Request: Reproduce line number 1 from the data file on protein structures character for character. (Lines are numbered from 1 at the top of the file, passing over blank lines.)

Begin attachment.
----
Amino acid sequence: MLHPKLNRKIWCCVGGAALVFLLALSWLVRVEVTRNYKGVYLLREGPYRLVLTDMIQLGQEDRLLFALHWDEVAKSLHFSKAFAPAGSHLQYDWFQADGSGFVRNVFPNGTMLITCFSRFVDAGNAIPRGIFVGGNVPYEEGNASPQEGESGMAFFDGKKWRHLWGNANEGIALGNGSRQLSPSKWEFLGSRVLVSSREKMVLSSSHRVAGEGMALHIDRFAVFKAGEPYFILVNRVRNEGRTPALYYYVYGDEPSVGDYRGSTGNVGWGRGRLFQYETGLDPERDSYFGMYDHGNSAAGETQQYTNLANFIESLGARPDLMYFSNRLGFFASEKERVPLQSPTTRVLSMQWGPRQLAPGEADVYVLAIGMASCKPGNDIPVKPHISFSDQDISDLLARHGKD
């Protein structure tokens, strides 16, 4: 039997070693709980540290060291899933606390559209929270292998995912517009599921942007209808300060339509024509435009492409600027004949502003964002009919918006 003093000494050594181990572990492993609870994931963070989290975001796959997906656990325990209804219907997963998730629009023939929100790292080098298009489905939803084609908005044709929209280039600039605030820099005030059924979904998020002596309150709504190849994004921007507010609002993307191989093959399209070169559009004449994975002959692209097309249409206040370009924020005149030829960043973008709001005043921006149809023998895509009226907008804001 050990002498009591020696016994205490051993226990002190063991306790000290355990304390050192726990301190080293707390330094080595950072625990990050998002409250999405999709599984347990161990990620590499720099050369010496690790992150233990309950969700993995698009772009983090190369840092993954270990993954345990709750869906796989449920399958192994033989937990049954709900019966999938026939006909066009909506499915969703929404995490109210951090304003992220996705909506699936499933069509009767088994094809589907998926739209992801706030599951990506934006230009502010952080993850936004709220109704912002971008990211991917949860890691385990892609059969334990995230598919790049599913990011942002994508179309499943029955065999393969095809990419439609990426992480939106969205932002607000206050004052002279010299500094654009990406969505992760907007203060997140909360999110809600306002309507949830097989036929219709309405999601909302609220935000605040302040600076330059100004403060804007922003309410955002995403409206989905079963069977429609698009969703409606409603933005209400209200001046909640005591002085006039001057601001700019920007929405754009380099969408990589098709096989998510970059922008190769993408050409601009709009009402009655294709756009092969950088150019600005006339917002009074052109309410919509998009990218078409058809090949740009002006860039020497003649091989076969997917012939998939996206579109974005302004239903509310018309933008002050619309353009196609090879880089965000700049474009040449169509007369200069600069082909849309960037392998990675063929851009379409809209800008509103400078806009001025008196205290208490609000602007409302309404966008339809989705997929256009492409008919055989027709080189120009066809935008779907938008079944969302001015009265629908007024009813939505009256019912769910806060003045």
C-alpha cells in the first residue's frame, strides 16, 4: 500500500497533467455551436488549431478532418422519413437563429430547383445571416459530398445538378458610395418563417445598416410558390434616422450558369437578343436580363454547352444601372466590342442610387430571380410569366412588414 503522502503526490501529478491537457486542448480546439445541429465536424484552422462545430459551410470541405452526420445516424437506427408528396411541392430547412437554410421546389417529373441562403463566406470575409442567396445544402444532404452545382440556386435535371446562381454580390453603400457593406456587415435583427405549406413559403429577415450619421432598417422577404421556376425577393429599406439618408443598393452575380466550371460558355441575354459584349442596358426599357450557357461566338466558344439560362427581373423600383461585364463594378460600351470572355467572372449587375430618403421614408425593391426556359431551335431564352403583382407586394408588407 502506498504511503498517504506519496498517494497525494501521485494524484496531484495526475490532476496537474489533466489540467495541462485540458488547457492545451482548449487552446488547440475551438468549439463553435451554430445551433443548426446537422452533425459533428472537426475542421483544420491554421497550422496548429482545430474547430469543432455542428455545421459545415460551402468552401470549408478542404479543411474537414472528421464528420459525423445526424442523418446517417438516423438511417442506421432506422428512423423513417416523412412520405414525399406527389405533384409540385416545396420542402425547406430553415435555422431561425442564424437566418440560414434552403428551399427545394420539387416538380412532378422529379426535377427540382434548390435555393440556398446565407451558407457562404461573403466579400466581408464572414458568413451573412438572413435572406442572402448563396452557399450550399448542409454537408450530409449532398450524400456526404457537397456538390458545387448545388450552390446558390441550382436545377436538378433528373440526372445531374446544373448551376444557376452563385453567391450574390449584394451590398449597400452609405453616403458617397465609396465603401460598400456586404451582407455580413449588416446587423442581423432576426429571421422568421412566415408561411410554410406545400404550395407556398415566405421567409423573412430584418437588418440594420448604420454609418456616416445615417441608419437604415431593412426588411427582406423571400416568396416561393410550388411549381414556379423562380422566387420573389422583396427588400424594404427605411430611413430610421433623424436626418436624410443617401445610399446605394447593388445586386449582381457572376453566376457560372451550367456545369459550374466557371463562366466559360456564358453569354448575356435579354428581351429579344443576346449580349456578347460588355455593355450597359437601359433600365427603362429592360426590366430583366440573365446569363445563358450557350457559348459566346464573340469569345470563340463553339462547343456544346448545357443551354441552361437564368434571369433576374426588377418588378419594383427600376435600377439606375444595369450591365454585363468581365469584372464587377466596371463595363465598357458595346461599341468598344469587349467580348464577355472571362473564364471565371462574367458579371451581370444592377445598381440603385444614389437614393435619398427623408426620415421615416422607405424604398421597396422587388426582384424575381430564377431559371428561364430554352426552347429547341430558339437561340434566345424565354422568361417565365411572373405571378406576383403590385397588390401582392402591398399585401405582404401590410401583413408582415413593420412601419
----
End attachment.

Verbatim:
Amino acid sequence: MLHPKLNRKIWCCVGGAALVFLLALSWLVRVEVTRNYKGVYLLREGPYRLVLTDMIQLGQEDRLLFALHWDEVAKSLHFSKAFAPAGSHLQYDWFQADGSGFVRNVFPNGTMLITCFSRFVDAGNAIPRGIFVGGNVPYEEGNASPQEGESGMAFFDGKKWRHLWGNANEGIALGNGSRQLSPSKWEFLGSRVLVSSREKMVLSSSHRVAGEGMALHIDRFAVFKAGEPYFILVNRVRNEGRTPALYYYVYGDEPSVGDYRGSTGNVGWGRGRLFQYETGLDPERDSYFGMYDHGNSAAGETQQYTNLANFIESLGARPDLMYFSNRLGFFASEKERVPLQSPTTRVLSMQWGPRQLAPGEADVYVLAIGMASCKPGNDIPVKPHISFSDQDISDLLARHGKD